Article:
Stimulus check money: Could your family get more than $1,200?

Stimulus check money: Could your family get more than $1,200?

Join Wireless London to find out the article “Stimulus check money: Could your family get more than $1,200?”

 money-bills-dollars-recession-stimulus-cash-4376

We help you calculate the maximum amount that could end up in your pocket if another stimulus payment comes your way.


Angela Lang/CNET

So far, at least 160 million Americans received up to $1,200 with the first stimulus payment, based on requirements like age and income. And if negotiators can restart talks to finalize a stimulus bill before the Nov. 3 election — a scenario that’s now looking more likely — it’s possible that another round of payments could bring you even more money.

“We are encouraged that after months … President Trump is now calling on Republicans to ‘go for the much higher numbers’ in the next coronavirus relief package,” House Speaker Nancy Pelosi and Senate Minority Leader Charles Schumer said in a joint statement Wednesday. “We look forward to hearing from the President’s negotiators that they will finally meet us halfway with a bill that is equal to the massive health and economic crises gripping our nation.”

If that’s the case, an expected shift in eligibility rules means that more dependents could potentially contribute to a bigger stimulus payment — try our stimulus check calculator for an estimate. And if you never received the first direct payment and you don’t normally file taxes, you may be one of 9 million people who could be eligible to claim stimulus money, but you need to act fast. More information below.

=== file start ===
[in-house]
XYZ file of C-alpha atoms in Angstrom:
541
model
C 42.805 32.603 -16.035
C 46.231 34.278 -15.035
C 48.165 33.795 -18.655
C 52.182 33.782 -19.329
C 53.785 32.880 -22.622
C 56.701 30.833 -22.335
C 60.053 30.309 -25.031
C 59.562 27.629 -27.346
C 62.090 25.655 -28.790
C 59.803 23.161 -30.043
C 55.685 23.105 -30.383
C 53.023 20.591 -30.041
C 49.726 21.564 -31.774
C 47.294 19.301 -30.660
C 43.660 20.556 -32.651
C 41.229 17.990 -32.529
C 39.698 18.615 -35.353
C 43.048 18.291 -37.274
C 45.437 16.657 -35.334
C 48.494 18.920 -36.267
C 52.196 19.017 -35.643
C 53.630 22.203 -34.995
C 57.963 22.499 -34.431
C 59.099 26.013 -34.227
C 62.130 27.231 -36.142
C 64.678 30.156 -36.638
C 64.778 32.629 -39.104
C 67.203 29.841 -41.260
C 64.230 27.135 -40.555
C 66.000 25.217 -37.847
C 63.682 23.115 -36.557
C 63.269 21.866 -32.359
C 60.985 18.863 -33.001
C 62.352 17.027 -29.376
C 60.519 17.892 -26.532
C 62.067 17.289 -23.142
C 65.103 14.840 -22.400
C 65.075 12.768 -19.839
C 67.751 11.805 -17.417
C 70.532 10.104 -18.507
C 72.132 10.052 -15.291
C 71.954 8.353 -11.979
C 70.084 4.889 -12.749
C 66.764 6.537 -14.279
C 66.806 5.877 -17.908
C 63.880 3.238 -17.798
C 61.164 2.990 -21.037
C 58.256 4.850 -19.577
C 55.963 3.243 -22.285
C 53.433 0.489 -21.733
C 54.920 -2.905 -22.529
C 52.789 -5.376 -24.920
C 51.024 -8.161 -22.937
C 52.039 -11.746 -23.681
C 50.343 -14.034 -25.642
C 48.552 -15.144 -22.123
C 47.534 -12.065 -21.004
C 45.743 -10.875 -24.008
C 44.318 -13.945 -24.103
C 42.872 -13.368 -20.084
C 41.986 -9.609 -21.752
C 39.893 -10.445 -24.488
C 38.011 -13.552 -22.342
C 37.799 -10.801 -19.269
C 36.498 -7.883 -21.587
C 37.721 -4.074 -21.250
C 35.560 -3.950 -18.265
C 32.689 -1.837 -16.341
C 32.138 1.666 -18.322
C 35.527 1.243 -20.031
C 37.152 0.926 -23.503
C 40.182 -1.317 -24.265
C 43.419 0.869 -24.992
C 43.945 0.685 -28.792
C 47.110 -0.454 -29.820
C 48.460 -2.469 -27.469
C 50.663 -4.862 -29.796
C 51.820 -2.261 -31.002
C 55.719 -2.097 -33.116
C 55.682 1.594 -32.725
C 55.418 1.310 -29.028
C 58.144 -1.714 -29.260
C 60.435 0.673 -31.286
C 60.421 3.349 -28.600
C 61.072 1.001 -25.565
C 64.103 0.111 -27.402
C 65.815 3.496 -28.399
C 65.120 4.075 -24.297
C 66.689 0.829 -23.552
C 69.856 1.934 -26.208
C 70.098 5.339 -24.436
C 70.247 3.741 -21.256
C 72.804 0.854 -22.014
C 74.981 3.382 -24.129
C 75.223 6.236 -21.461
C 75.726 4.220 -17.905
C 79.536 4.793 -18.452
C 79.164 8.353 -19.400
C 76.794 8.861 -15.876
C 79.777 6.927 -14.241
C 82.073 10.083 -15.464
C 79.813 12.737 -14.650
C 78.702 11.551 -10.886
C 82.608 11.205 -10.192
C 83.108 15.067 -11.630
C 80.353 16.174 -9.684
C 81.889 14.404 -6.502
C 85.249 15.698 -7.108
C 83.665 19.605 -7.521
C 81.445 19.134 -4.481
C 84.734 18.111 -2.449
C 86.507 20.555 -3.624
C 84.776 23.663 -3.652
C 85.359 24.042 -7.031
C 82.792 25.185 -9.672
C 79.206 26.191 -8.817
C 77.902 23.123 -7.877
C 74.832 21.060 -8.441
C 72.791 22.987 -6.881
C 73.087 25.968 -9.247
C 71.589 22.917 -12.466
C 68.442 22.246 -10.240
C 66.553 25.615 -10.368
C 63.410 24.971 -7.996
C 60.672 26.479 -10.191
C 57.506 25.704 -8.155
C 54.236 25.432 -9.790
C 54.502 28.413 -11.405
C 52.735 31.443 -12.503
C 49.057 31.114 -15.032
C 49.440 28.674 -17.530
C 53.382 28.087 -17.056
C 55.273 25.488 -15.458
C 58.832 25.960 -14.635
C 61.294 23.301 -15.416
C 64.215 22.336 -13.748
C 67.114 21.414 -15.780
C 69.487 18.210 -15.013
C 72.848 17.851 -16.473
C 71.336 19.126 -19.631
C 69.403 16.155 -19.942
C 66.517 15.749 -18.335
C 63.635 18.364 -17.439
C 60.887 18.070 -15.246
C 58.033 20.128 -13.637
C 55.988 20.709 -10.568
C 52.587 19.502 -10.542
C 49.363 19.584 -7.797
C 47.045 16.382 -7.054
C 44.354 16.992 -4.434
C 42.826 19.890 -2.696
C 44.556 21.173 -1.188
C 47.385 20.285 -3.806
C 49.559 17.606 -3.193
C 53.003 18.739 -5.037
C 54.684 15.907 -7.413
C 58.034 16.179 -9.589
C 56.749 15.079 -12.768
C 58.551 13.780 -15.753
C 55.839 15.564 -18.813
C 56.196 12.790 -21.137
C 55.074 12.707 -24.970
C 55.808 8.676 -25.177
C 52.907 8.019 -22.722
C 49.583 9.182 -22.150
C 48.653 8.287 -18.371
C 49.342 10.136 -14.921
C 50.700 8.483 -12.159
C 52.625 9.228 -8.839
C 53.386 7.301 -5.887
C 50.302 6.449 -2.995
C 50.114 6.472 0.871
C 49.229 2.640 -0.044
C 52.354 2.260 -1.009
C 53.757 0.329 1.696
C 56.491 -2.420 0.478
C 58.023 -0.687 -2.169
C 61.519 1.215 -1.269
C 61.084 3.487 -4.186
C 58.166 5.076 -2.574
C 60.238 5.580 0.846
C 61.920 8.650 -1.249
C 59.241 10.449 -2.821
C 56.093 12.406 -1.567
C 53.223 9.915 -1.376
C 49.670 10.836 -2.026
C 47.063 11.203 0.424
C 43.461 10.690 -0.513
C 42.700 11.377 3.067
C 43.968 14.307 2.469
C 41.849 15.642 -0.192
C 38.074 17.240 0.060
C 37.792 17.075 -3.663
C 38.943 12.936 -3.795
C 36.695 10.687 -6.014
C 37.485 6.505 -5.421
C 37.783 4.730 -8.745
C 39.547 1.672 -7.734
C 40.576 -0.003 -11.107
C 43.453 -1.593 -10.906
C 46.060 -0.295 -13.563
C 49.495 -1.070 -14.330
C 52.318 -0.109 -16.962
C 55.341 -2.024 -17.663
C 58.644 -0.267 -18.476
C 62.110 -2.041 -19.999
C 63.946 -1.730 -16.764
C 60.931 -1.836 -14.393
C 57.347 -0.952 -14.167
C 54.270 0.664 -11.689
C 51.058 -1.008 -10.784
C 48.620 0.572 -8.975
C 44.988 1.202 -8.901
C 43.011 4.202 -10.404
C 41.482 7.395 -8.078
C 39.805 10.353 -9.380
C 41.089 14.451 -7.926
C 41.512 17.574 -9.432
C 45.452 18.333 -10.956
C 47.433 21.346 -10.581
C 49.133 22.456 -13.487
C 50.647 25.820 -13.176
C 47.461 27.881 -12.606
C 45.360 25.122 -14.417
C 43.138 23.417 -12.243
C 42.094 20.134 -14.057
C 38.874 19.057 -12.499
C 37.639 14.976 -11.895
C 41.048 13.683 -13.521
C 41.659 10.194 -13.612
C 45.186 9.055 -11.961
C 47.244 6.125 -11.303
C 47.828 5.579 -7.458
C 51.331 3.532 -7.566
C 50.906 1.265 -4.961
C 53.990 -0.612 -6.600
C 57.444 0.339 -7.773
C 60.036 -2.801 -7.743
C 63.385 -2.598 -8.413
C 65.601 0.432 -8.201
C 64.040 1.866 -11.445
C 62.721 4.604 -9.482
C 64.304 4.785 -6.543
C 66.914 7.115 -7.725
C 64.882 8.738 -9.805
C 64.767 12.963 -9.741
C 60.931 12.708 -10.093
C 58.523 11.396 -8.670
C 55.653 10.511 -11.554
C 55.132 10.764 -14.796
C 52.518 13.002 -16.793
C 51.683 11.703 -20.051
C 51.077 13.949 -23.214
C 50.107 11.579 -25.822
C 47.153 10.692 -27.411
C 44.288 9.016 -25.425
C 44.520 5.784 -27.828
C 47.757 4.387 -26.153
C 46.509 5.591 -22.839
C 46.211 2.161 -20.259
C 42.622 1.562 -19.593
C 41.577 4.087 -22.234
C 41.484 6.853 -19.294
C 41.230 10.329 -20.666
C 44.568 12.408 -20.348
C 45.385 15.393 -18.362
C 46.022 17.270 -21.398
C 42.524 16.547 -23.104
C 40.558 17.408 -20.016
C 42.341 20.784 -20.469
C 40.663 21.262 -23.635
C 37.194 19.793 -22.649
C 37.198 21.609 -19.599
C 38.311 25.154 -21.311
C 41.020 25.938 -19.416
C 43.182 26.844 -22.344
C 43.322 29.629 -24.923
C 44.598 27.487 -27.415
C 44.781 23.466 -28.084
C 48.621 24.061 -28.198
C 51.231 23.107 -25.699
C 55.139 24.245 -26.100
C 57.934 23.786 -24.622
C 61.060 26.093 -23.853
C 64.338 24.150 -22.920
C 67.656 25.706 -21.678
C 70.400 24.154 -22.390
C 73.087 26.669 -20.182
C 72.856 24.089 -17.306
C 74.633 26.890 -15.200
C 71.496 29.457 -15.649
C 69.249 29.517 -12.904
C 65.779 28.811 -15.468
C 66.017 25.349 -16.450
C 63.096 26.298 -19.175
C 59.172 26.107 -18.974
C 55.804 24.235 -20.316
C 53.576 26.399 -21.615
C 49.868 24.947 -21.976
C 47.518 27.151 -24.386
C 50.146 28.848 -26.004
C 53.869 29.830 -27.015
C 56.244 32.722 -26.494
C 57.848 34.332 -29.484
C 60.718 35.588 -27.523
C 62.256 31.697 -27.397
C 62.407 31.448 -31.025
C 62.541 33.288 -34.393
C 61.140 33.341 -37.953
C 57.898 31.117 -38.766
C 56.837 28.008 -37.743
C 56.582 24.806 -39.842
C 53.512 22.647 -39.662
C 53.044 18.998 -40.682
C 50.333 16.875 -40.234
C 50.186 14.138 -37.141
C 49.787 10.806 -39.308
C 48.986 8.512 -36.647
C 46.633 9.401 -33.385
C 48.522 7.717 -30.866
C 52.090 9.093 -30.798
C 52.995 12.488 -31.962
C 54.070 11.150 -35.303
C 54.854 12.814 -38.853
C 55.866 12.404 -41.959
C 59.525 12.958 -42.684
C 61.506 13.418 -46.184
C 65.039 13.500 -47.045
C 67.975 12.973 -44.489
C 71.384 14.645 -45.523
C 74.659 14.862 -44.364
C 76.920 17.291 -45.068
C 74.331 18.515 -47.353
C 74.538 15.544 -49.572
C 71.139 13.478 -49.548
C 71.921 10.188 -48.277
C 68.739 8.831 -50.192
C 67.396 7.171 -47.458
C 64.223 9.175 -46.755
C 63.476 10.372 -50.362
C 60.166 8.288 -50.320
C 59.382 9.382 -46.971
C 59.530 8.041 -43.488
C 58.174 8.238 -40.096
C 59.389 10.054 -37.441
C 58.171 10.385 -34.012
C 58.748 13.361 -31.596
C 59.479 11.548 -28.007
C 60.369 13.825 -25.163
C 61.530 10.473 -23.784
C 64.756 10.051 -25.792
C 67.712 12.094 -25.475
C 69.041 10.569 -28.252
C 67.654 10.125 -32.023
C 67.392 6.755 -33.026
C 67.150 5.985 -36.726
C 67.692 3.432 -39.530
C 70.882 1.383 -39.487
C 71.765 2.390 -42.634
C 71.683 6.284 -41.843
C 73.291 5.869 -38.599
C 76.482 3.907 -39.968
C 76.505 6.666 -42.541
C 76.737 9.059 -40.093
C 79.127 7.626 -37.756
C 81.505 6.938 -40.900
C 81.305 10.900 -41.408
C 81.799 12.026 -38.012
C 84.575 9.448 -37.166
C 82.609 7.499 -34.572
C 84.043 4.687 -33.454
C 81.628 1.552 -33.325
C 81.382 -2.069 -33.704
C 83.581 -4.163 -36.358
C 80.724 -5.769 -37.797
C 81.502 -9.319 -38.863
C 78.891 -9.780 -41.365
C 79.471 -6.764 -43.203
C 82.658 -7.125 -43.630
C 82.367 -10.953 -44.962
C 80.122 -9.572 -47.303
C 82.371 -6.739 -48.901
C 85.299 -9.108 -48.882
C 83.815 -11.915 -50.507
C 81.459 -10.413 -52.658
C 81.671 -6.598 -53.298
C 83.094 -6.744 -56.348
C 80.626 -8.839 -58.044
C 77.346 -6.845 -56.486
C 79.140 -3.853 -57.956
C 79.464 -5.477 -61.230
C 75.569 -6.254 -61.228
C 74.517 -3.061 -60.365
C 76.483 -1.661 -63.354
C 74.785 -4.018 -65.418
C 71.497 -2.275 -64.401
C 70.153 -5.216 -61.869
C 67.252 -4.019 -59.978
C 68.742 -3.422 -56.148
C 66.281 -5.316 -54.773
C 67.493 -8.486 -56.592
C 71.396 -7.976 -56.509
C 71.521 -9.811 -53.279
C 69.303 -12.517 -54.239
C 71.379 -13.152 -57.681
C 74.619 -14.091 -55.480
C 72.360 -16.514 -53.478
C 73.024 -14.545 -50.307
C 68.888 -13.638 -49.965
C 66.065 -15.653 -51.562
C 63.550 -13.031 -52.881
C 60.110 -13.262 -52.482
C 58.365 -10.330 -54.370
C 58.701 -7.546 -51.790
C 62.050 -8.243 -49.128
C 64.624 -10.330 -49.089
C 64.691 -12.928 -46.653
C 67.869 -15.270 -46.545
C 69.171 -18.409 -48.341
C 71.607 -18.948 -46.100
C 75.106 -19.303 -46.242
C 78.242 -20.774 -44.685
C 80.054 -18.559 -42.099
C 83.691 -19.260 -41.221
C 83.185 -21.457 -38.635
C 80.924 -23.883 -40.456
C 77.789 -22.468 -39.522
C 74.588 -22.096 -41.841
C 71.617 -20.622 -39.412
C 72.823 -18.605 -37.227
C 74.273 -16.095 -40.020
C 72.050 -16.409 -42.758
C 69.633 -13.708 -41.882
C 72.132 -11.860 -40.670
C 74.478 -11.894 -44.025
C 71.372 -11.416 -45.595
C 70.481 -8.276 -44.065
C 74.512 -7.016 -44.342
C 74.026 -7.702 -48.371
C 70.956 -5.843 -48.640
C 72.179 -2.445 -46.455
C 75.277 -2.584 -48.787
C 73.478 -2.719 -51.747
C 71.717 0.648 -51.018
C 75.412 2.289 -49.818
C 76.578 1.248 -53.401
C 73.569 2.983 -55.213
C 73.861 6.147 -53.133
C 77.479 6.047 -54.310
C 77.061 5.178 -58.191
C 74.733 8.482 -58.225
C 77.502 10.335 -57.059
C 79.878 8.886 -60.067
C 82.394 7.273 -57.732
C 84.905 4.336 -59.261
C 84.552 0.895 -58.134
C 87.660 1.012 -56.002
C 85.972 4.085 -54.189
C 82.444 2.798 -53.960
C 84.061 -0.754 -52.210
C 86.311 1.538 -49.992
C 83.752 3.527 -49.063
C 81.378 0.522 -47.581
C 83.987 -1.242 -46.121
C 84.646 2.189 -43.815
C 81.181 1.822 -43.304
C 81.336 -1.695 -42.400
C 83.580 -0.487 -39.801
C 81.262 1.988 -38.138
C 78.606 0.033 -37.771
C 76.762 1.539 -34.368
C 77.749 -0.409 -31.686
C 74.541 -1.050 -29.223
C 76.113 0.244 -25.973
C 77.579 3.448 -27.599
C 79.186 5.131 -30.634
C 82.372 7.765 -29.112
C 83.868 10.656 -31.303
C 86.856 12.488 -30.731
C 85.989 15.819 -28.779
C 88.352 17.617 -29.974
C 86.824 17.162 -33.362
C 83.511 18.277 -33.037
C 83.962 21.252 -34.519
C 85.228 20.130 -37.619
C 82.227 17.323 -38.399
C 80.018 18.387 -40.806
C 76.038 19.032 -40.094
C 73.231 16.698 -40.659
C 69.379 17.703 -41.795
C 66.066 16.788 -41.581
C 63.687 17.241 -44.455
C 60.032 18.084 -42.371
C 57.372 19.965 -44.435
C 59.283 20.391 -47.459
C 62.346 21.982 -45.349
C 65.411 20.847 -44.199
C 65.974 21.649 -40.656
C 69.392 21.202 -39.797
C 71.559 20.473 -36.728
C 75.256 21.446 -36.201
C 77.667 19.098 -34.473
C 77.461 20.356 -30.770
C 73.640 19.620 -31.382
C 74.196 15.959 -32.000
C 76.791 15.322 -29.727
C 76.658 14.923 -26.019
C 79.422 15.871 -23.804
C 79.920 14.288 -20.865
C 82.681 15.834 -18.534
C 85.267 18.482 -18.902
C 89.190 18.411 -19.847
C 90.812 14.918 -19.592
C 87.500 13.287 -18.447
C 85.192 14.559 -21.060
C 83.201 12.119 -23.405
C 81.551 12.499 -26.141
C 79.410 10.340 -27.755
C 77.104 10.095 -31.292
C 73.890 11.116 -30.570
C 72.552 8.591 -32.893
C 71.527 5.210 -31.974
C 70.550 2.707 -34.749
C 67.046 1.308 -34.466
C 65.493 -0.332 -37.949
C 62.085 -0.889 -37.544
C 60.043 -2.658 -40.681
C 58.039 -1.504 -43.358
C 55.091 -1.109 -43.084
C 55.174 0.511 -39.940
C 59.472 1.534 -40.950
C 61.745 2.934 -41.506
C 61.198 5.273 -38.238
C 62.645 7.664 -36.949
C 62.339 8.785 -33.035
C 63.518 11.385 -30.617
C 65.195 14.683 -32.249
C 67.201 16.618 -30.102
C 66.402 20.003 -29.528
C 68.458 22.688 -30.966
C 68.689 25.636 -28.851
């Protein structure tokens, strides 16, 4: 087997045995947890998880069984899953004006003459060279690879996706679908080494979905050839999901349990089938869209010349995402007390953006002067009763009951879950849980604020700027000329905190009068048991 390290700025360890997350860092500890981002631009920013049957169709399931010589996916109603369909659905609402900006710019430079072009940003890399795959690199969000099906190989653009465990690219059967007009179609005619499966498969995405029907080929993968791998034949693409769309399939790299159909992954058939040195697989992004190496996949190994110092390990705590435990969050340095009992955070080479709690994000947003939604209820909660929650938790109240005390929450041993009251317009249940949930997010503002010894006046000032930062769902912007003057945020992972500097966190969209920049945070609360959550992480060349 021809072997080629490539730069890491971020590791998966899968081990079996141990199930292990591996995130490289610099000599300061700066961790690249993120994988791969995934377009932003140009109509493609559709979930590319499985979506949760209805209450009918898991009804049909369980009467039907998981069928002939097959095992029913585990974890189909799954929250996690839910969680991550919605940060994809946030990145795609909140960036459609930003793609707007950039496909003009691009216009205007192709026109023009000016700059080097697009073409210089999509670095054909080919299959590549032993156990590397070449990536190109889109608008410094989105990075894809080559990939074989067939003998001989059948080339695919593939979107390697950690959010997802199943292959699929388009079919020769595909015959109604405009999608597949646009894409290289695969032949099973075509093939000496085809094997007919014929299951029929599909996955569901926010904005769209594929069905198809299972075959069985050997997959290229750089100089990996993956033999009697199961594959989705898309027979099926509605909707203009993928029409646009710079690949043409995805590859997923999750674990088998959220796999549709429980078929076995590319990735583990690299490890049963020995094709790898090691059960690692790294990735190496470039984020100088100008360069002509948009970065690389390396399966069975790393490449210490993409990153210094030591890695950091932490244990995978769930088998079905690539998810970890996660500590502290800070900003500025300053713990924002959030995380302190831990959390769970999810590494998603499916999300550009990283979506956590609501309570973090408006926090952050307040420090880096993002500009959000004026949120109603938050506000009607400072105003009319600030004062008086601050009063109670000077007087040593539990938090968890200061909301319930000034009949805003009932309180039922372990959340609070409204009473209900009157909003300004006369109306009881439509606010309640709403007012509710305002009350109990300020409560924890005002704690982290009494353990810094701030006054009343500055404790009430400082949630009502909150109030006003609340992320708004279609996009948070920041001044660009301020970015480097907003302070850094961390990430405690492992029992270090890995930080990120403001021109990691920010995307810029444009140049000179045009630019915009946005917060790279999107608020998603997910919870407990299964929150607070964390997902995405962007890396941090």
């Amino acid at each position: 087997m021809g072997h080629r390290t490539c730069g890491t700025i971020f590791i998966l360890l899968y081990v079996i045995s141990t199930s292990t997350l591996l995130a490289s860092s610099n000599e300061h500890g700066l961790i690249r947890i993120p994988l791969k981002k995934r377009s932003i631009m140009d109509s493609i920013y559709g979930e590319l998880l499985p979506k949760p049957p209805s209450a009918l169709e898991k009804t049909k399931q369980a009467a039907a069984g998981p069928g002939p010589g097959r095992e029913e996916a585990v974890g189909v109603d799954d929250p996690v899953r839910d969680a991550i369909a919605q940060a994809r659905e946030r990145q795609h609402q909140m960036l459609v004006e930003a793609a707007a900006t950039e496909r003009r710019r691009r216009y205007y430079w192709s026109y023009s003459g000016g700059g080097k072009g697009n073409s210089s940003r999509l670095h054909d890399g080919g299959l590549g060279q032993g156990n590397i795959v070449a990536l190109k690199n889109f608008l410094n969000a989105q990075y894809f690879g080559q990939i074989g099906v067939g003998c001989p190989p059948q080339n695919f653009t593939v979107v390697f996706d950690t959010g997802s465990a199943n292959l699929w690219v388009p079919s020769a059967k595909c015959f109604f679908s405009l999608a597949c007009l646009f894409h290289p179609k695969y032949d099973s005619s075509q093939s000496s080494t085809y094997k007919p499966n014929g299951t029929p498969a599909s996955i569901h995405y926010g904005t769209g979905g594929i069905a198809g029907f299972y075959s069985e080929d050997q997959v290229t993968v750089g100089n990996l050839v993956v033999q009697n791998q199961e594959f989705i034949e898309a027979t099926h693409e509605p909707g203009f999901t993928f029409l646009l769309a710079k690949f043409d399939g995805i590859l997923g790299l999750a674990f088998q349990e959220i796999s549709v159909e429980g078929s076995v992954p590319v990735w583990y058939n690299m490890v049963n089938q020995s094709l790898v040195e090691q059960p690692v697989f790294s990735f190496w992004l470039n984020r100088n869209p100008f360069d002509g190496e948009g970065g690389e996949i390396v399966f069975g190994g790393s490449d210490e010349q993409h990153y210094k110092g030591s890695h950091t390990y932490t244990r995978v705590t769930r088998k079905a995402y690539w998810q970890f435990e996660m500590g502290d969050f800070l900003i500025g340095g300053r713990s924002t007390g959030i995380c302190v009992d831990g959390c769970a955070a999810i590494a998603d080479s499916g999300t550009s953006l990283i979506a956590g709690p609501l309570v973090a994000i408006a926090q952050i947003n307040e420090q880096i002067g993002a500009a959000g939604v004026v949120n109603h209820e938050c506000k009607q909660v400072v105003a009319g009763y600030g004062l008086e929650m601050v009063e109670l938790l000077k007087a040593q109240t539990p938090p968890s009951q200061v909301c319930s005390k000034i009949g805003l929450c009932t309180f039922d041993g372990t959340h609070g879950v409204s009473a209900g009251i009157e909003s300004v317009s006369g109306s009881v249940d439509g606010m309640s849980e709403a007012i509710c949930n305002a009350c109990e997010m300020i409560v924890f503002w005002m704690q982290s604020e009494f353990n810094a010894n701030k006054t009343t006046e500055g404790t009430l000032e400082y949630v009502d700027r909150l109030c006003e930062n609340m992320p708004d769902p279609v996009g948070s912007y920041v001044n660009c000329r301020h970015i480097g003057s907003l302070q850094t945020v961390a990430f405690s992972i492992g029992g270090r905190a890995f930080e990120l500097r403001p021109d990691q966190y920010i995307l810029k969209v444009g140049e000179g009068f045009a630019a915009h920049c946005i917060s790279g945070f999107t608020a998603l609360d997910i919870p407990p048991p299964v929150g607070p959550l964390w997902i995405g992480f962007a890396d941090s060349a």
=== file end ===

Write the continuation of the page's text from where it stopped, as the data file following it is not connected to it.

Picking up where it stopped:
Check back on this story for updates and for more, check out the most important topics to know about stimulus checks

How to find out if your total payment could be over $1,200

Piecing together how much stimulus money you and your family could receive can get tricky, but we’ll help you estimate. The $1,200 figure for individuals is based on guidelines from the last stimulus bill and two proposals, and uses your adjusted gross income, or AGI, and a set of rules to determine the total you could personally expect.


Now playing:
Watch this:

Next stimulus checks: What to expect



3:03

But there are also allowances for your whole family, including up to $2,400 if you file jointly with your spouse, as well as more money for dependents. In the first round of stimulus checks, only dependents aged 16 or younger could qualify for an extra $500 each toward the family total. There’s bipartisan support to include more people this time, which means you could potentially receive more from a second round of payments than from the first.

We lay out some potential scenarios below, based on our stimulus check calculator, which you can also use to get a more specific estimate for your particular situation. 

Stimulus check calculations

Scenario 1 Scenario 2 Scenario 3 Scenario 4 Scenario 5
Filing status Single Head of household Married Married Married
2018 or 2019 tax AGI $75,000 $90,000 $100,000 $100,000 $200,000
Dependents under 17 (CARES Act) 0 1 2 2 2
Dependents over 17 (HEALS Act) 0 0 0 2 0
Estimated check amount $1,200 $1,700 $3,400 $4,400 $900

The maximum amount your family could expect from another check

Depending on how negotiations shake out, the total amount your family may get could change. Here’s a look at the caps put in place to give you an idea of what government leaders are thinking.